I’ve become addicted to Alias I think. I had always heard what a great show it was, but had never watched until a few months ago. I started watching the 4th season with a friend I was living with, and since I have gone back and watched all of season 1 and most of season 2 to catch up on the story. To be honest, I’m not really that compelled with each individual story, and usually have it on in the background while I am doing other things. Much moreso, I’m interested in how each week ties together in a larger narrative of the story. Each week leaves us hanging between as the greater plot is developed through each episode. (Though I can’t find his original entry, I need to give Will Samson a nod for sharing this idea some months ago.)
We are too fascinated with the idea of a clean finish I think. We want to tie up loose ends and be done with things. Sometimes this can be useful, but sometimes it can be harmful. TV show writers understand that…they want the story to somehow pull you forward to next week, so that you know you are not finished with it. (Of course, even as I type this, my two week old daughter is fussing, and I am torn between comforting her and trying to finish this post — it’s hard to leave things unfinished!)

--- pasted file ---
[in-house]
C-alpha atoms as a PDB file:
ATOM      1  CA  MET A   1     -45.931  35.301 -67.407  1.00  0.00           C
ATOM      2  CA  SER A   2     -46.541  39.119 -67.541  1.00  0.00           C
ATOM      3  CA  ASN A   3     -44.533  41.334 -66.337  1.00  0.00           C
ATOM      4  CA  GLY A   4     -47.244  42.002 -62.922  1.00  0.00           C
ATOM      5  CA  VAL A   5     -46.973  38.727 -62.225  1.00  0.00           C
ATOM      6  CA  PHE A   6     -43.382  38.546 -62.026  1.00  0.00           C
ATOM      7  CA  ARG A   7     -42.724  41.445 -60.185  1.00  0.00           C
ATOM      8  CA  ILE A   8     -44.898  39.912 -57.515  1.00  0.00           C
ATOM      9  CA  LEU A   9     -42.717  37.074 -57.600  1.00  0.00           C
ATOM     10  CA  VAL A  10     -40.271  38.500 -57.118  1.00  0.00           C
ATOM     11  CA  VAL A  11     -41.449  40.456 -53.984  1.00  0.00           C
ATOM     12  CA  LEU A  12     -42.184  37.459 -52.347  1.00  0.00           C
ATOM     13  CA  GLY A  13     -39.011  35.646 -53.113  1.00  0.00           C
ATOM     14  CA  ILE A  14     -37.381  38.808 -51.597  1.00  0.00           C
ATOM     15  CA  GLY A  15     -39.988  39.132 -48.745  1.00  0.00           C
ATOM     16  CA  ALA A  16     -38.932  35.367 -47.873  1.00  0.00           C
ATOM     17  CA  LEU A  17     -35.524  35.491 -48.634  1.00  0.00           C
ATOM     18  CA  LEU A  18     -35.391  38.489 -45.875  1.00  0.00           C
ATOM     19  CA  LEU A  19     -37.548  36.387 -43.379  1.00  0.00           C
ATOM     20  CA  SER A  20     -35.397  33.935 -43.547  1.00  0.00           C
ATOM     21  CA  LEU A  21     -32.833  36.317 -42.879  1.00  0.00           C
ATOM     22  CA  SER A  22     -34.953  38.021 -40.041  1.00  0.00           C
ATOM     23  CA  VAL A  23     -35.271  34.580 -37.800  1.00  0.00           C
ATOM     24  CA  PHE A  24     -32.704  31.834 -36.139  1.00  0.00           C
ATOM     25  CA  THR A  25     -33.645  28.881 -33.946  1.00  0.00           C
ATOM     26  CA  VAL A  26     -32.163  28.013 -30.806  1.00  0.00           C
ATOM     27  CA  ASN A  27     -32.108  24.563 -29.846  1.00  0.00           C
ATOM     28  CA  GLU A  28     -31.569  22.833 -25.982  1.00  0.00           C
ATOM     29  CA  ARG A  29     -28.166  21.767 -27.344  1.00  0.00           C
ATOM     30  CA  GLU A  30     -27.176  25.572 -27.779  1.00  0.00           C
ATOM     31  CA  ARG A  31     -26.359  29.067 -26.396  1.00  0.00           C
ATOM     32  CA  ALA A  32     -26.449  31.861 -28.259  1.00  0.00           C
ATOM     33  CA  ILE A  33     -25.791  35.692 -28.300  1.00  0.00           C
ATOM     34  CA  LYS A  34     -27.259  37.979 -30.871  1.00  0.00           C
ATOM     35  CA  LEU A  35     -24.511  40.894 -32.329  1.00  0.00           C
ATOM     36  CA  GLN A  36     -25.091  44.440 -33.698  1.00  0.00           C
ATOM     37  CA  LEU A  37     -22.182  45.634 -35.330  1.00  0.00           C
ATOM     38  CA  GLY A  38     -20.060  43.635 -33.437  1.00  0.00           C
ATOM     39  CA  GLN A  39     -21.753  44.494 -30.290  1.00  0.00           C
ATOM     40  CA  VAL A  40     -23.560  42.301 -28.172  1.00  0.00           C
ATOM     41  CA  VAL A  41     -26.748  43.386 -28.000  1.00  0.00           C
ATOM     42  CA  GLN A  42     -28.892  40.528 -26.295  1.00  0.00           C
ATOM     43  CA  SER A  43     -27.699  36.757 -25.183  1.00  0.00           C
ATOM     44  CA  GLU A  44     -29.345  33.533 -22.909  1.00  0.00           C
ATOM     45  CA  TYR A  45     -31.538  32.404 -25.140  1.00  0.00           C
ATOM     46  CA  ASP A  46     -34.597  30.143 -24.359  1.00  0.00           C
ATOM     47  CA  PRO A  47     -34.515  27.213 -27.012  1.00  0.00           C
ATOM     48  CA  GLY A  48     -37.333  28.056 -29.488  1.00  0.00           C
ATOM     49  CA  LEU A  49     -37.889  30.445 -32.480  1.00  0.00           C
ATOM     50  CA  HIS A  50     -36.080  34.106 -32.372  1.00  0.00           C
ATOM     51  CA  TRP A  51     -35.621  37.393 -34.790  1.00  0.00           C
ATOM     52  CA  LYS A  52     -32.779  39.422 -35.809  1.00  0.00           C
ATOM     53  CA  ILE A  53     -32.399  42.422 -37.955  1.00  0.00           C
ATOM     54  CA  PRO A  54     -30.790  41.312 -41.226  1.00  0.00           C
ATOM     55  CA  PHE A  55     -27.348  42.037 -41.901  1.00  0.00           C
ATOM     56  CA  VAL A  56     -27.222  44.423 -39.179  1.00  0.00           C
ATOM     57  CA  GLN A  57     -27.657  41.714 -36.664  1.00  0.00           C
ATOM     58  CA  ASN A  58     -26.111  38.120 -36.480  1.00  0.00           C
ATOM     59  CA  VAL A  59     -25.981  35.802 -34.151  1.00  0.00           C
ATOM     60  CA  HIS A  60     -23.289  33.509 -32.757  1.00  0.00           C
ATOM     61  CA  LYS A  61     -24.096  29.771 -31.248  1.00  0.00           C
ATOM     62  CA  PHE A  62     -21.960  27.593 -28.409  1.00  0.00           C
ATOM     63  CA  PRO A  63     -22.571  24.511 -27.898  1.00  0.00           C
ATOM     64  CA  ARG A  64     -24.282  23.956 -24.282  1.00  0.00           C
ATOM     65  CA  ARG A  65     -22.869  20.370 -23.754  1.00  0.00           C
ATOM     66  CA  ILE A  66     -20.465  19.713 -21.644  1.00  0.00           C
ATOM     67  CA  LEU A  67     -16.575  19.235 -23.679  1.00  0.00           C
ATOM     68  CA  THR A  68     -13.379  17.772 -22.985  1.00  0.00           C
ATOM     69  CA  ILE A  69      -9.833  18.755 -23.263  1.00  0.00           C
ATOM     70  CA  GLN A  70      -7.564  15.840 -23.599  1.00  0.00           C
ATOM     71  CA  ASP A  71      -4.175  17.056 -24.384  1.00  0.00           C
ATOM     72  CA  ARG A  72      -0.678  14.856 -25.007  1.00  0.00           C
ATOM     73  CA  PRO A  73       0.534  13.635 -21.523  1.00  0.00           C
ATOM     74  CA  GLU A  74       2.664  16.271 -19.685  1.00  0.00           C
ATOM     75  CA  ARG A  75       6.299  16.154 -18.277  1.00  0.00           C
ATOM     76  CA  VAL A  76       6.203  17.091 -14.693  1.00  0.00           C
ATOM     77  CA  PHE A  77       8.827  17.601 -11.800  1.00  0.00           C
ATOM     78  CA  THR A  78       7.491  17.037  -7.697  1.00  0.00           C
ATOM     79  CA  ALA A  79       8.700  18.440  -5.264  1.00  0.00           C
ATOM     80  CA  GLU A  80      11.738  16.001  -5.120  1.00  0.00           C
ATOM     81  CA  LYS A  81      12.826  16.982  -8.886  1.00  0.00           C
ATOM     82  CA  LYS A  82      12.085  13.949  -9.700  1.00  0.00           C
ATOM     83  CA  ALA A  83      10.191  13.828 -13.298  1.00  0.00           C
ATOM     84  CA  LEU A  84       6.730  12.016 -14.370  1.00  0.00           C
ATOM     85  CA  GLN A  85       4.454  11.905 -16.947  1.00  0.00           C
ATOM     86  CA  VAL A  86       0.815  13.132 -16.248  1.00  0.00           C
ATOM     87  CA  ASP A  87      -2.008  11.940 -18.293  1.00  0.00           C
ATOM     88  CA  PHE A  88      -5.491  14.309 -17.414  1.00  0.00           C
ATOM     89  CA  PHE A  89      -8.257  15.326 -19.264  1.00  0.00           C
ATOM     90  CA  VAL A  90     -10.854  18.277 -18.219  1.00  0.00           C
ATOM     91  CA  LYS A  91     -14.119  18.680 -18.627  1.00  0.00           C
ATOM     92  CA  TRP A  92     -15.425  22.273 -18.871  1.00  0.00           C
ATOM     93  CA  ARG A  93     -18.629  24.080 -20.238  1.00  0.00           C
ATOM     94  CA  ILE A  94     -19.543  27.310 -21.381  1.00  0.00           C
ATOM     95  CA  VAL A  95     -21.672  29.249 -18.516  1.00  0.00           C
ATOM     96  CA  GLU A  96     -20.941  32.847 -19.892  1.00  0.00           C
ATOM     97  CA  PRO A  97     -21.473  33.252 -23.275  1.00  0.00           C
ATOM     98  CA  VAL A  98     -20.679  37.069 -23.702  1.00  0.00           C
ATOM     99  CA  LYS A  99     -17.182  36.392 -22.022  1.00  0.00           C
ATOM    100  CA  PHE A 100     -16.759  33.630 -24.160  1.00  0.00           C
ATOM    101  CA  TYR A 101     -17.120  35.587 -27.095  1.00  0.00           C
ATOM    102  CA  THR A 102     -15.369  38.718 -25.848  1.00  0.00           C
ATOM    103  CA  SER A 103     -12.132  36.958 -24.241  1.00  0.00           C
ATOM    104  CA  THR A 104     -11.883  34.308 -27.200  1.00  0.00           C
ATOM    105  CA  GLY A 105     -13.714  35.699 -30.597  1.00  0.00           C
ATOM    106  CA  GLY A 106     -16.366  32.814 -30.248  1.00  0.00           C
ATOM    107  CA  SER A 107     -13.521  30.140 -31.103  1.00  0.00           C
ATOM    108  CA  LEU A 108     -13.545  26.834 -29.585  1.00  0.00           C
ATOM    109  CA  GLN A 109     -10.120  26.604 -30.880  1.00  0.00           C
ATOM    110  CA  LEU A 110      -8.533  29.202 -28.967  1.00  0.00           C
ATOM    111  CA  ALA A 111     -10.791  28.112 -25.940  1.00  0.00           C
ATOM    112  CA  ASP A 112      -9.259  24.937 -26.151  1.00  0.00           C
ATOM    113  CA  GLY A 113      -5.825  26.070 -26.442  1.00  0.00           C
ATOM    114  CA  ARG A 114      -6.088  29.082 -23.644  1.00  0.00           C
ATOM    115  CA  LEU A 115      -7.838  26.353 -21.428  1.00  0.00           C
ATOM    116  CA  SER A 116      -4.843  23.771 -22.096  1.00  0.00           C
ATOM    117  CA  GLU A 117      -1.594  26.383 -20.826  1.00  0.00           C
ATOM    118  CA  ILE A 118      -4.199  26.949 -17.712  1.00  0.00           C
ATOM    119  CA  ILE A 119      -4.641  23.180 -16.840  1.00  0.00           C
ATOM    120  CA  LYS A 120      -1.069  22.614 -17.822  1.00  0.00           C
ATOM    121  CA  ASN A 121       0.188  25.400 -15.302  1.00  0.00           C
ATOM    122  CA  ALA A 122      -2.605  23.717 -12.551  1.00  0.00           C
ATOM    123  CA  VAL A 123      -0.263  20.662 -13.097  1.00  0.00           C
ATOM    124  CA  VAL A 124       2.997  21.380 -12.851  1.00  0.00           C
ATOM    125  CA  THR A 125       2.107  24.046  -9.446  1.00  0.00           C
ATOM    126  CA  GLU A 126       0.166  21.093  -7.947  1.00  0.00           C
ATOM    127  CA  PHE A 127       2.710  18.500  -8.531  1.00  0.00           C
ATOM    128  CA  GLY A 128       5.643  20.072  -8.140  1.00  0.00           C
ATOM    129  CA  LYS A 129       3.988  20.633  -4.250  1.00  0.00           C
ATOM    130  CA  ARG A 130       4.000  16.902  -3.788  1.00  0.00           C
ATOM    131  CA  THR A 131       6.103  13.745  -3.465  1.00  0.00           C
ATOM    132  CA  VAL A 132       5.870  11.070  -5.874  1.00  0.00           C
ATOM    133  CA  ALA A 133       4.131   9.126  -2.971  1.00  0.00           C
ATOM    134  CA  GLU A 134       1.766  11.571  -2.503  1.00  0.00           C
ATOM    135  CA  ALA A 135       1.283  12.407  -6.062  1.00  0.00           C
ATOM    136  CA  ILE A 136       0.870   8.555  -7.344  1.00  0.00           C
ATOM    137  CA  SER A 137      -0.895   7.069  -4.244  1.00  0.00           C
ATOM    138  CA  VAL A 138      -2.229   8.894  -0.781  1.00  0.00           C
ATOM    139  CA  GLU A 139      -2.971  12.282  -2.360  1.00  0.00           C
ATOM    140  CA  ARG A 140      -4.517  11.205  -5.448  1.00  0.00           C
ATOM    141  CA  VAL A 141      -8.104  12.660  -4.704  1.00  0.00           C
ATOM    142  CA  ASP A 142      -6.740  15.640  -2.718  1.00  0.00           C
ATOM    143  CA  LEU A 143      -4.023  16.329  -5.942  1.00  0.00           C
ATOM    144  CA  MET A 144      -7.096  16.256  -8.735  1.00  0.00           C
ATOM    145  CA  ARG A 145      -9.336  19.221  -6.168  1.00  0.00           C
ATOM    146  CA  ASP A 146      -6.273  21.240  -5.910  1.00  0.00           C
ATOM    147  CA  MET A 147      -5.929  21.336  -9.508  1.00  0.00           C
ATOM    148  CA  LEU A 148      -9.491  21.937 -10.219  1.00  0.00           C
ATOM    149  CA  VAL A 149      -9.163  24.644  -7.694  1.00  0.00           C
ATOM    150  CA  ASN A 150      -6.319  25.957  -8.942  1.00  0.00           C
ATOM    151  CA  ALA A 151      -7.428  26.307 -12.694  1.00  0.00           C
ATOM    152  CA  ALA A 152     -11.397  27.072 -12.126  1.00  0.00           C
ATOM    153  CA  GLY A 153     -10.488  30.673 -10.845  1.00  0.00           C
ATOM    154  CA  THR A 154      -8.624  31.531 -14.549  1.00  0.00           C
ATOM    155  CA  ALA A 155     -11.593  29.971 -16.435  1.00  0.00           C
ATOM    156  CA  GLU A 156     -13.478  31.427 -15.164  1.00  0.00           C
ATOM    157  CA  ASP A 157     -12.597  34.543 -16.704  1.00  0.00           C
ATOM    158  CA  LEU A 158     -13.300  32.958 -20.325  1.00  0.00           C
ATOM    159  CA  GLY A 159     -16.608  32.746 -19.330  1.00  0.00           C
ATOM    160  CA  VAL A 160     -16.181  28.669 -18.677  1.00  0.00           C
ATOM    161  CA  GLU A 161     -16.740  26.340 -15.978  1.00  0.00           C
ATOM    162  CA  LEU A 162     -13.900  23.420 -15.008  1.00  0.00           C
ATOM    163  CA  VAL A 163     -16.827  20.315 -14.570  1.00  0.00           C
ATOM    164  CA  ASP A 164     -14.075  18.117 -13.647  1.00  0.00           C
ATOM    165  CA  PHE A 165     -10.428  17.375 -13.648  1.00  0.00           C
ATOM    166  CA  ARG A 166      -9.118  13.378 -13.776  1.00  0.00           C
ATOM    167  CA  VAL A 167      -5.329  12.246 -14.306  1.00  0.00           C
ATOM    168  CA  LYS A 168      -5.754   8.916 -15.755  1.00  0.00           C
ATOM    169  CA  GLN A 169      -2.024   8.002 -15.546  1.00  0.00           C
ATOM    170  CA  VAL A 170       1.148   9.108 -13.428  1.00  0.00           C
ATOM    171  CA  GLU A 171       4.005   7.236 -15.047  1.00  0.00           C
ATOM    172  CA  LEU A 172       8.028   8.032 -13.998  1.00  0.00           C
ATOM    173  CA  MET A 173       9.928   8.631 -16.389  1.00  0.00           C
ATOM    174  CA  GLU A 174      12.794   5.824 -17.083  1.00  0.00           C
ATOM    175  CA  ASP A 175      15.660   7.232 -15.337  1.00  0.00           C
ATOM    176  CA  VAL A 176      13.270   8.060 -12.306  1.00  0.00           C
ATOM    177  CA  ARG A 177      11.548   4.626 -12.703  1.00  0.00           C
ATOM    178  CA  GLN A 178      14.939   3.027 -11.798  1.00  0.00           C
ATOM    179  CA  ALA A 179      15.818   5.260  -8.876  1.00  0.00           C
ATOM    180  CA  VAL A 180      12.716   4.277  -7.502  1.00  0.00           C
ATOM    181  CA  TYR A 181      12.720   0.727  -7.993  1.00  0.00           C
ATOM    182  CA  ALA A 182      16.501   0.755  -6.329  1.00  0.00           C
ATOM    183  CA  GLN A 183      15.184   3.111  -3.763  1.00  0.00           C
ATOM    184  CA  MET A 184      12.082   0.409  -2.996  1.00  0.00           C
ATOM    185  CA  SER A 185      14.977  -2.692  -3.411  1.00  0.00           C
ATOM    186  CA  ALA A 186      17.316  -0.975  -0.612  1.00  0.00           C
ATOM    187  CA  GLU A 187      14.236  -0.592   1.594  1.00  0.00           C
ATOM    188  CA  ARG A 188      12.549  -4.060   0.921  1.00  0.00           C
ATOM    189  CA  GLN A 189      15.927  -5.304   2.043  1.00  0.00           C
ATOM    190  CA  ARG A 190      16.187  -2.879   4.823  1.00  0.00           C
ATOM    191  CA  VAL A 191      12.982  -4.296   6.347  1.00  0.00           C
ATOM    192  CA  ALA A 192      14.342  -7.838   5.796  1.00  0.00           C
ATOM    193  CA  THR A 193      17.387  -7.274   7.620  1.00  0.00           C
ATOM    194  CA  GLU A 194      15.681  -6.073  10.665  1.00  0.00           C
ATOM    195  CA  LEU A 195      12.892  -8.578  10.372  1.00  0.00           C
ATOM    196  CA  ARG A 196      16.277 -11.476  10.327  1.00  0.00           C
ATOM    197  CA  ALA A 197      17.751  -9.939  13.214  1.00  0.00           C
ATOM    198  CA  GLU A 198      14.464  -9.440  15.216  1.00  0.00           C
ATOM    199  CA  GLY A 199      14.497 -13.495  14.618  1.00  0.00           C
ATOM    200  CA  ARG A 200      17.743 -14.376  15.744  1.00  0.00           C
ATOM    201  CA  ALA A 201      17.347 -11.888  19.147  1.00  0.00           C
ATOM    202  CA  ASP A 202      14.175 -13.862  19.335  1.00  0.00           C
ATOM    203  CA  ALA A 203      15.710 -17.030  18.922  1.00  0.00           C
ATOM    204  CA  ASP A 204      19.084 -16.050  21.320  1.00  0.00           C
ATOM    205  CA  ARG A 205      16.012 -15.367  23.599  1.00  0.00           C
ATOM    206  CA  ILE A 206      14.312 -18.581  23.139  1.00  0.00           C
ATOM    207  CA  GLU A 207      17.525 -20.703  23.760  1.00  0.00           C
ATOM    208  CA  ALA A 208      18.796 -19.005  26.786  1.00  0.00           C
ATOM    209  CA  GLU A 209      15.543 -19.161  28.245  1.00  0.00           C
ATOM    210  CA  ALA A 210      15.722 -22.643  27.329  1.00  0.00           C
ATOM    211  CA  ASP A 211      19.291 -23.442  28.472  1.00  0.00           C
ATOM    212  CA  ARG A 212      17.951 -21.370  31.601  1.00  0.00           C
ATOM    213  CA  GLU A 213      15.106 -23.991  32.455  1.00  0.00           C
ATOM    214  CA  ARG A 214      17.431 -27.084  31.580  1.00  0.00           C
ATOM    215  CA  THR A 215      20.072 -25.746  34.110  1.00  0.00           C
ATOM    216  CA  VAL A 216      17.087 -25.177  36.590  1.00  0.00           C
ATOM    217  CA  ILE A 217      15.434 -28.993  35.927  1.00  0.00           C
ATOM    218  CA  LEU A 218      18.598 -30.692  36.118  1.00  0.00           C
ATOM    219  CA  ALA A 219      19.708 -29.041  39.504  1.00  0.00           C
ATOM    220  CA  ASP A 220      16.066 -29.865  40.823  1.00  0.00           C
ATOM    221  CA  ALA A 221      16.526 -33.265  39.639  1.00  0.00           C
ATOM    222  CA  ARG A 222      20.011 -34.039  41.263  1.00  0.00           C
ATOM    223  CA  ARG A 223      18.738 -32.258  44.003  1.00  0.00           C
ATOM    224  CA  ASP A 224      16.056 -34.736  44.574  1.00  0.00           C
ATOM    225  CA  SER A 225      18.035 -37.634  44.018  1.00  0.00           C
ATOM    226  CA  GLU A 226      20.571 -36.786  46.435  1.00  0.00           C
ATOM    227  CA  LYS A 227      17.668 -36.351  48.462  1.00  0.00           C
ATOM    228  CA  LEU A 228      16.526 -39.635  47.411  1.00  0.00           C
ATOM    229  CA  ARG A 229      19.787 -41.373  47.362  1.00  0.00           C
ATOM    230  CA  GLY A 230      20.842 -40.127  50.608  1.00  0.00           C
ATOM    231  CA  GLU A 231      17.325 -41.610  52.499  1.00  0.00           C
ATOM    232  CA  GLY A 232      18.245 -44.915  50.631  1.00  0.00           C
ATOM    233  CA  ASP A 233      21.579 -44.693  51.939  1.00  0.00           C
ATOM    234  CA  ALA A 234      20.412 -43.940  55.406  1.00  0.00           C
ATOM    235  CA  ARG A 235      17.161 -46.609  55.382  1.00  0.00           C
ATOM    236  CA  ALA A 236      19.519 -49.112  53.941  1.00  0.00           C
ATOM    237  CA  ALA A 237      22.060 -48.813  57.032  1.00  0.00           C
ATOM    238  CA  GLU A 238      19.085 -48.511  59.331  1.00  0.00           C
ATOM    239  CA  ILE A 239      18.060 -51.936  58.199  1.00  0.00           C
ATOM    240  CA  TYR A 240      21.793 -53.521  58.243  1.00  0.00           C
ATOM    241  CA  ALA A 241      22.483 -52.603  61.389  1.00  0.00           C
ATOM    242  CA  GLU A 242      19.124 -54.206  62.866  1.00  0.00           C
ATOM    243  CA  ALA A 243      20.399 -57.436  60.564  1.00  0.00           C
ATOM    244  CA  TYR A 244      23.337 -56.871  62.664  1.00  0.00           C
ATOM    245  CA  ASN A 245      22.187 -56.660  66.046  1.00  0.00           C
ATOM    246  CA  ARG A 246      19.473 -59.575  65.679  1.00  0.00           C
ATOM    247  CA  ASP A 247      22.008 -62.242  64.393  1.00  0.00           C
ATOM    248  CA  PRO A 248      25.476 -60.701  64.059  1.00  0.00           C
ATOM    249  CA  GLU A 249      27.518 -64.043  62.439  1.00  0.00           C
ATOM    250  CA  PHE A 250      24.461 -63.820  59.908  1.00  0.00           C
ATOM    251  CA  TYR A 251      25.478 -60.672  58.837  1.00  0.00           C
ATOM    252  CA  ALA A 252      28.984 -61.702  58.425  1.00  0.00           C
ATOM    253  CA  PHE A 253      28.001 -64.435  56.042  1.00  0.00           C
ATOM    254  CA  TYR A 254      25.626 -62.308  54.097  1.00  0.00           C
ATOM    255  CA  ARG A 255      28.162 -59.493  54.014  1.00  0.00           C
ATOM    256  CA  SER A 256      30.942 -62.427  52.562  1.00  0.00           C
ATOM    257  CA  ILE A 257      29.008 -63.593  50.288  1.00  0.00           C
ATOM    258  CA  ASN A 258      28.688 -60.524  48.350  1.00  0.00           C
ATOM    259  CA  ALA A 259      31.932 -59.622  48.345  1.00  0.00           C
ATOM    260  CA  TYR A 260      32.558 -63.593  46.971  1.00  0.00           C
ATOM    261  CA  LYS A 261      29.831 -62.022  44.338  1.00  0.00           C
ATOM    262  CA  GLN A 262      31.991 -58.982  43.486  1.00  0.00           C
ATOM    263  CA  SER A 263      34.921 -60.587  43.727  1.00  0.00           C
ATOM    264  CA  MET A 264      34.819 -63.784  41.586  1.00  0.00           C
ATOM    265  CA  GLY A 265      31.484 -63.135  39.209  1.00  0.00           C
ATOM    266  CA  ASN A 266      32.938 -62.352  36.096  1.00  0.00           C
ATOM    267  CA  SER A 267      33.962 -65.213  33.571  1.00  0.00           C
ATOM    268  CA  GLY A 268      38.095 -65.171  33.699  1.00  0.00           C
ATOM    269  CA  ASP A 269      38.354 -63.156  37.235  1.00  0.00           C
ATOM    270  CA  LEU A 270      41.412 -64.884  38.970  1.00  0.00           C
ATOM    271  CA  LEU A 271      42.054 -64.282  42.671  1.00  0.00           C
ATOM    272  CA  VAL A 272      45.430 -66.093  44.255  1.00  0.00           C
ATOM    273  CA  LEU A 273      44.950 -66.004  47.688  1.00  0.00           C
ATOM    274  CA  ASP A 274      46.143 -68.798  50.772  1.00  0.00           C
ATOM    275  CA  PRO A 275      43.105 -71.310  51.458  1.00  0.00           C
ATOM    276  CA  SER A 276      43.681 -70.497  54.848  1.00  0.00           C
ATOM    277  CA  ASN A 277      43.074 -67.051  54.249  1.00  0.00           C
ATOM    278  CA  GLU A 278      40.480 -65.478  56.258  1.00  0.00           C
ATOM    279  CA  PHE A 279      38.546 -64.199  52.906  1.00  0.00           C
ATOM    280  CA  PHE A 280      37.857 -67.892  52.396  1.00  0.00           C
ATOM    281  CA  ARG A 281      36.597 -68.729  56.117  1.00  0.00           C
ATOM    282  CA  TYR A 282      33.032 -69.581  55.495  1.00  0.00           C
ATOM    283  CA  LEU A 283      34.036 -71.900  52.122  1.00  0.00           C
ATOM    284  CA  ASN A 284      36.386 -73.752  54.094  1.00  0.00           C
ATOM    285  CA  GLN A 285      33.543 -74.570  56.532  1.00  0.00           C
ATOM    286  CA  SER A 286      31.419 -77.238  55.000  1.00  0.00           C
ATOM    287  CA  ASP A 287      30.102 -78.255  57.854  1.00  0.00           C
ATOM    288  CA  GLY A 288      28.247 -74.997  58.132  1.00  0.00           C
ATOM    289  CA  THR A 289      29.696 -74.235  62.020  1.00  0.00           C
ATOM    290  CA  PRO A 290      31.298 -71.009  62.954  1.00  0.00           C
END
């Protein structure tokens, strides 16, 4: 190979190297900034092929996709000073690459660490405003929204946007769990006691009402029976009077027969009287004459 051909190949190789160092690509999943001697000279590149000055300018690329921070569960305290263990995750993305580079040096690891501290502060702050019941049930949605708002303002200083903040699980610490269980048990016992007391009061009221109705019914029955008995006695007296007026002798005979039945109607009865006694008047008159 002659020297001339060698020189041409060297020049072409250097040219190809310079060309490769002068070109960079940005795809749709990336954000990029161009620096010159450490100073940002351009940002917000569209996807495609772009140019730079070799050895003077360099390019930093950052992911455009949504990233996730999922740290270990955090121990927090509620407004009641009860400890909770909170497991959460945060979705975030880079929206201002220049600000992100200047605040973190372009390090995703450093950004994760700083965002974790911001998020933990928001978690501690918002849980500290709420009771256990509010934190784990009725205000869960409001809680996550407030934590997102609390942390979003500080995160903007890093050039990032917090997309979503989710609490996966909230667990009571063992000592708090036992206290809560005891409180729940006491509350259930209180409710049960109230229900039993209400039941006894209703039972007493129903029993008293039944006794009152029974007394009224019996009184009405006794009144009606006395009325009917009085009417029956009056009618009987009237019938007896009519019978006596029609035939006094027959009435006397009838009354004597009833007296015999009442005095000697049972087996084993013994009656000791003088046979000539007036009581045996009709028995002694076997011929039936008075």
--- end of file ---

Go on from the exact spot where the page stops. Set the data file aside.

Scot McKnight posted some suggestions on how to write a few days ago. One of his suggestions was along the same lines. When you are done with one writing project, don’t stop. Go ahead and at least start the next project. This helps you to not feel like you have the big hurdle of the start ahead of you, but that you can just come back and pick up where you left up.
What if we brought this into play in how we did gatherings, whether large or small, in our Jesus communities? We like to think of gatherings as neat little packages that have a nice start and a neat finish. Sometimes we think this way about sermons, and sometimes we think this way about entire worship services. What if we scrapped this whole idea?
What if we stopped with a start and began with an ending?
What if we began each gathering by reflecting on how last weeks’ theme/topic was present with us that week?
What if people had a chance to share how it played out for them?
What if our teaching was devoted not to presenting a nice little package of truth that was neatly wrapped up in a cute outline?
What if people were presented with something compelling to live with and wrestle with all week?
What if we were all left hanging each time we gathered?
Wouldn’t this better reflect to all of us that following Jesus is about how we live?
It’s not about sitting a worship service every week. It’s not about what our doctrine is. I need to be reminded of that. Don’t you?
One more thought along this line, although this one isn’t finished…finish it on your own. 🙂 The Jewish concept of the day was not the same as ours. For us the day begins not at midnight, or, practically speaking, when we wake up in the morning. But for Jews, the day began when the sun went down. So that means Wednesday is starting for me right about now. How could thinking of our days in this way be useful for this concept of unresolution?
And one final thought…earlier, when Ellie was fussing, I decided toLatest Posts